The written hazard analysis would include the justification for whatever conclusion the owner, operator, or agent in charge of a facility reaches, including a conclusion that no hazards are reasonably likely to occur. Thus, proposed SEC 507.33(a) would not limit the requirement for a written hazard analysis to those circumstances where the owner, operator, or agent in charge of a facility identifies one or more hazards that are reasonably likely to occur. Under proposed SEC 507.33(a), a written hazard analysis would be required even if the conclusion of the analysis is that there are no hazards reasonably likely to occur.
3. Proposed SEC 507.33(b)--Hazard Identification
Proposed SEC 507.33(b) would require that the hazard analysis consider hazards that may occur naturally or may be unintentionally introduced, including:
* Biological hazards, including microbiological hazards such as parasites, environmental pathogens, and other microorganisms of animal or human health significance (proposed SEC 507.33(b)(1));
* Chemical hazards, including substances such as pesticide and drug residues, natural toxins, decomposition, unapproved food or color additives, and nutrient imbalances (proposed SEC 507.33(b)(2));
* Physical hazards (proposed SEC 507.33(b)(3)); and
* Radiological hazards (proposed SEC 507.33(b)(4)).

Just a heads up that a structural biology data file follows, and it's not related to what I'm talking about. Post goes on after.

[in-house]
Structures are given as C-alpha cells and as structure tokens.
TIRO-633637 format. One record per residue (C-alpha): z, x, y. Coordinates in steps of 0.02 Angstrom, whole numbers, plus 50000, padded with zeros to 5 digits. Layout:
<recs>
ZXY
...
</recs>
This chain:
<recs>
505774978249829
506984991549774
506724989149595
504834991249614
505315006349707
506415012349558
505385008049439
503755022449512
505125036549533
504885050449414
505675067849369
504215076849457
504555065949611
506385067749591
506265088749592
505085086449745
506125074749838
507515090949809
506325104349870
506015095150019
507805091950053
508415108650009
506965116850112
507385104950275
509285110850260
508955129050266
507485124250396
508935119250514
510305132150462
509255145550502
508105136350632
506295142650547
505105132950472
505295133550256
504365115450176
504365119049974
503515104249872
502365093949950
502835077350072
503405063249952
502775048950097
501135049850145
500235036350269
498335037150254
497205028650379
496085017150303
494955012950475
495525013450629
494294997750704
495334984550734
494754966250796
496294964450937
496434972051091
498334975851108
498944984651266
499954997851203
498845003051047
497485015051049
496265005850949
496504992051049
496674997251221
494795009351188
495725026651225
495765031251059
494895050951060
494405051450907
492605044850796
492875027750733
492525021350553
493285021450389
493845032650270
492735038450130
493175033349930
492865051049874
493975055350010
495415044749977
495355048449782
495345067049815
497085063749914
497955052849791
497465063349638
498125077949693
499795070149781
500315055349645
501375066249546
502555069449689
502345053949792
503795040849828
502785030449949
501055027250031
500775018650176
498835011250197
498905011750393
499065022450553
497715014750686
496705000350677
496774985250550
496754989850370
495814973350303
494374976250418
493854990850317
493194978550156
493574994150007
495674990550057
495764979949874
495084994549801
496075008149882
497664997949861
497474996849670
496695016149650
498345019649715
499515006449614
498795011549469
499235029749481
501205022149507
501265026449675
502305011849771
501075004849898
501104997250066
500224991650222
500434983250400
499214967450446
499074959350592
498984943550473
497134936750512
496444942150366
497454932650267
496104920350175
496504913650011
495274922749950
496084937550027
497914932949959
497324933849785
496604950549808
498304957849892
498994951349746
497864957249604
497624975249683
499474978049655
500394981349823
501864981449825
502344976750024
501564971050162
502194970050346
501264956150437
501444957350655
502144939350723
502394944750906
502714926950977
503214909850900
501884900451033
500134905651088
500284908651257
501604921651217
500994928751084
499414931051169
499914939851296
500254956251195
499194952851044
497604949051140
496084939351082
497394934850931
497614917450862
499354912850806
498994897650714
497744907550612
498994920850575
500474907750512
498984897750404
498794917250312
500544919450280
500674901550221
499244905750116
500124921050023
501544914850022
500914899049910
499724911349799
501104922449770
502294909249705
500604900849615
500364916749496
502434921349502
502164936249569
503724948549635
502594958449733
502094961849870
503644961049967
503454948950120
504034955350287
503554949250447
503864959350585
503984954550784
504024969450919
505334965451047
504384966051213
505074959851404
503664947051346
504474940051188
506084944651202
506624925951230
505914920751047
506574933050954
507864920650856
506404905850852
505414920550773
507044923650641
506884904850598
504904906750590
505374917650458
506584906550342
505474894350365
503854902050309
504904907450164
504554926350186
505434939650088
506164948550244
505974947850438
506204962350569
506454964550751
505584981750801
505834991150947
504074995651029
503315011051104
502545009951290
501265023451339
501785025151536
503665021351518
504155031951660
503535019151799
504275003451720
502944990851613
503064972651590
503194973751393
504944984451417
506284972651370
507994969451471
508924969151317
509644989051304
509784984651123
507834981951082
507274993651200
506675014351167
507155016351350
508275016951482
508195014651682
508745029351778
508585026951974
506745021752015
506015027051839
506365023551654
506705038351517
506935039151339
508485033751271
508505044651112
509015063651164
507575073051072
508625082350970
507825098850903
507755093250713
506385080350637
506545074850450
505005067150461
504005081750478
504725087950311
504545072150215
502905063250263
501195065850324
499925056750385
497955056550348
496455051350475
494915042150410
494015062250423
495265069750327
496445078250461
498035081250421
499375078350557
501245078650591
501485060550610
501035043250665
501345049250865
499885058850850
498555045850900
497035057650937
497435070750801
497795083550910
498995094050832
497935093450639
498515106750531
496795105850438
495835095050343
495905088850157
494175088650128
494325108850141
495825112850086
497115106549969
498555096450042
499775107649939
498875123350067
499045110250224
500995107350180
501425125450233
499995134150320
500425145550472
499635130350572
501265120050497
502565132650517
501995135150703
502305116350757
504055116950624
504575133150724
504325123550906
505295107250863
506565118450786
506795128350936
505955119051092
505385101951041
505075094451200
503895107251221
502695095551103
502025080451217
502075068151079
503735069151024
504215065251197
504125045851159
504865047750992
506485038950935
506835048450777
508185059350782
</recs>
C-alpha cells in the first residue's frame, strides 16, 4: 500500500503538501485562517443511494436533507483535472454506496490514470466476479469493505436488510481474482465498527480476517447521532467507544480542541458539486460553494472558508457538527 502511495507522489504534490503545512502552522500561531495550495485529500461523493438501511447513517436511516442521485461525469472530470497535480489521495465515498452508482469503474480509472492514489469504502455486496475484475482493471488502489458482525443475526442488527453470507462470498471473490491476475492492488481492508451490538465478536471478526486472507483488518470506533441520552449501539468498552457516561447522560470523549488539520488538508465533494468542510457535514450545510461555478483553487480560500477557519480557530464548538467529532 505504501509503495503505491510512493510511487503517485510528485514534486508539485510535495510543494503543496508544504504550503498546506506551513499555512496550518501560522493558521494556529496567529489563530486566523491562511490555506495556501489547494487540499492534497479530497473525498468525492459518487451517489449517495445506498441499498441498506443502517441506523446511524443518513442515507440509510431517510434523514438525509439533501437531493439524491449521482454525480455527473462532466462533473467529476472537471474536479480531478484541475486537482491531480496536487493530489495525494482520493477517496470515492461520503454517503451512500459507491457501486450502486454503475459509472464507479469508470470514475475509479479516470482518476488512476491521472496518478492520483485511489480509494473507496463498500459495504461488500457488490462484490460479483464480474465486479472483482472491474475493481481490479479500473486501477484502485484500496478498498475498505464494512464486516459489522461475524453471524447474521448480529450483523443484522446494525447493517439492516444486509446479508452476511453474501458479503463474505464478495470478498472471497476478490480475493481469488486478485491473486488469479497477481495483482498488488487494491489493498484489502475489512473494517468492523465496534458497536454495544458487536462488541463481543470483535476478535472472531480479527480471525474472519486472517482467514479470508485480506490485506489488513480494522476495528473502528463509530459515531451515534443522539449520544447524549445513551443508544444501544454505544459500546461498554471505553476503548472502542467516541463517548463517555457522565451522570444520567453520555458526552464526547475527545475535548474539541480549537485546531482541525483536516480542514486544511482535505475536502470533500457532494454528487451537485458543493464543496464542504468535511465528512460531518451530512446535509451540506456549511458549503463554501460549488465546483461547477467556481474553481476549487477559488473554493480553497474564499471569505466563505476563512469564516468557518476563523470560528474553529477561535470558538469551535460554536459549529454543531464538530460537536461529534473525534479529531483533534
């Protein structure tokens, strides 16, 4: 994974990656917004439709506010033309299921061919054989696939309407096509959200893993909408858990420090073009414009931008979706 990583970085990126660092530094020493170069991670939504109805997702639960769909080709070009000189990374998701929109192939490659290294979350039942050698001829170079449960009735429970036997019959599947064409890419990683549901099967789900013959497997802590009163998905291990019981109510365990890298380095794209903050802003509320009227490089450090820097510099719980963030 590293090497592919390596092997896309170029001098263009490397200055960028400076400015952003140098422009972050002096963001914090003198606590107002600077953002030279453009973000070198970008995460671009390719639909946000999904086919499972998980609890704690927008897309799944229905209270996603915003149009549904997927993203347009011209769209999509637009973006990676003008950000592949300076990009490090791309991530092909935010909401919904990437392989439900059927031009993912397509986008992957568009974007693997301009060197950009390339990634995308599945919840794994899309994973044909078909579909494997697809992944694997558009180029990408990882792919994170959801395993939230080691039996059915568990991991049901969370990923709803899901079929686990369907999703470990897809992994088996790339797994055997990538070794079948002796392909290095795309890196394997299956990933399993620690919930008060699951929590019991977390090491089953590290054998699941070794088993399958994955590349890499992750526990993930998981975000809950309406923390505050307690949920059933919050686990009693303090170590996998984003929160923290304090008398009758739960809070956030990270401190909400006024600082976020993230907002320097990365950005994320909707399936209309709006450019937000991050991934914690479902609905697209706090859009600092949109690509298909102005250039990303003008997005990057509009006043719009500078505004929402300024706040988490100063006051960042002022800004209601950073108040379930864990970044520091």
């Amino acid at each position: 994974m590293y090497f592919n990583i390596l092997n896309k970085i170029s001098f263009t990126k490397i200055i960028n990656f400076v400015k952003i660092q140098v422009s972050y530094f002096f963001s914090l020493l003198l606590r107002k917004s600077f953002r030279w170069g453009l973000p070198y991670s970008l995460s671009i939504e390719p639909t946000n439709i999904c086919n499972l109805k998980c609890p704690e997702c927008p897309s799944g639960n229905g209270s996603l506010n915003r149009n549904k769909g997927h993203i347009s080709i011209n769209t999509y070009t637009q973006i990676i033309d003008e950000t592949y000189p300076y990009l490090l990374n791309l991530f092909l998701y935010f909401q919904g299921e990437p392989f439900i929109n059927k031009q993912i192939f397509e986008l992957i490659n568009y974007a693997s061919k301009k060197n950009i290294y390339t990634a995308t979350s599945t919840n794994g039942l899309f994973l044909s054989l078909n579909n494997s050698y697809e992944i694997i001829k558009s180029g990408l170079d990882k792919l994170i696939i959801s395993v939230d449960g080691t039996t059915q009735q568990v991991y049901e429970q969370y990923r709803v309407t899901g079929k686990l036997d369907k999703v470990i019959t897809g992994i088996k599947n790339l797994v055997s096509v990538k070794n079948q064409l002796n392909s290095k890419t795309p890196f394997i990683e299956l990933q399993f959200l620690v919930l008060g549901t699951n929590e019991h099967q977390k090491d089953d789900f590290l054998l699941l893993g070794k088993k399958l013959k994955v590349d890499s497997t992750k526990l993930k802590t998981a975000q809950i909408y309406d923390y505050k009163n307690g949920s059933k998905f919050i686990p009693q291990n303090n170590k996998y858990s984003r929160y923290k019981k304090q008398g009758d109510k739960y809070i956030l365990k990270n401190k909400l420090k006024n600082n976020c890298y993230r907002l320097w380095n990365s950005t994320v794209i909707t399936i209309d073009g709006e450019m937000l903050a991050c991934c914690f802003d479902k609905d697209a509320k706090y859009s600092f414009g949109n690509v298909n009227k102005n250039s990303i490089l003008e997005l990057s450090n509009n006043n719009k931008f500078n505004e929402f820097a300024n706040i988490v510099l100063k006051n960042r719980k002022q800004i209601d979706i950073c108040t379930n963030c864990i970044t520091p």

Proposed SEC 507.33(b) would implement section 418(b)(1) of the FD&C Act and would establish four groups of hazards (i.e., biological, chemical, physical, and radiological).
Proposed SEC 507.33(b)(1) would include microbiological hazards within the category of biological hazards. Examples of microbiological hazards include:
* Parasites (which are required to be considered by section 418(b)(1)(A) of the FD&C Act). A parasite is an organism that lives on or in an organism of another species (often called the host organism) and receives its nutritional requirements from that other species. Cryptosporidium spp., Giardia intestinalis, and Toxoplasma gondii are examples of parasites.
* Environmental pathogens (e.g., Salmonella spp.); and
* Other microorganisms of animal or human health significance, including molds (e.g., Aspergillus spp., Penicillium spp., and Fusarium spp.) and bacteria (e.g., Salmonella spp., Clostridium spp.)
Proposed SEC 507.33(b)(2) would include substances such as pesticide and drug residues, natural toxins, decomposition, unapproved food or color additives, and nutrient imbalances (all of which except nutrient imbalances, are explicitly required to be considered by section 418(b)(1)(A) of the FD&C Act) within the category of chemical hazards. Pesticide residues may be present in animal food at levels in excess of a tolerance level established by the
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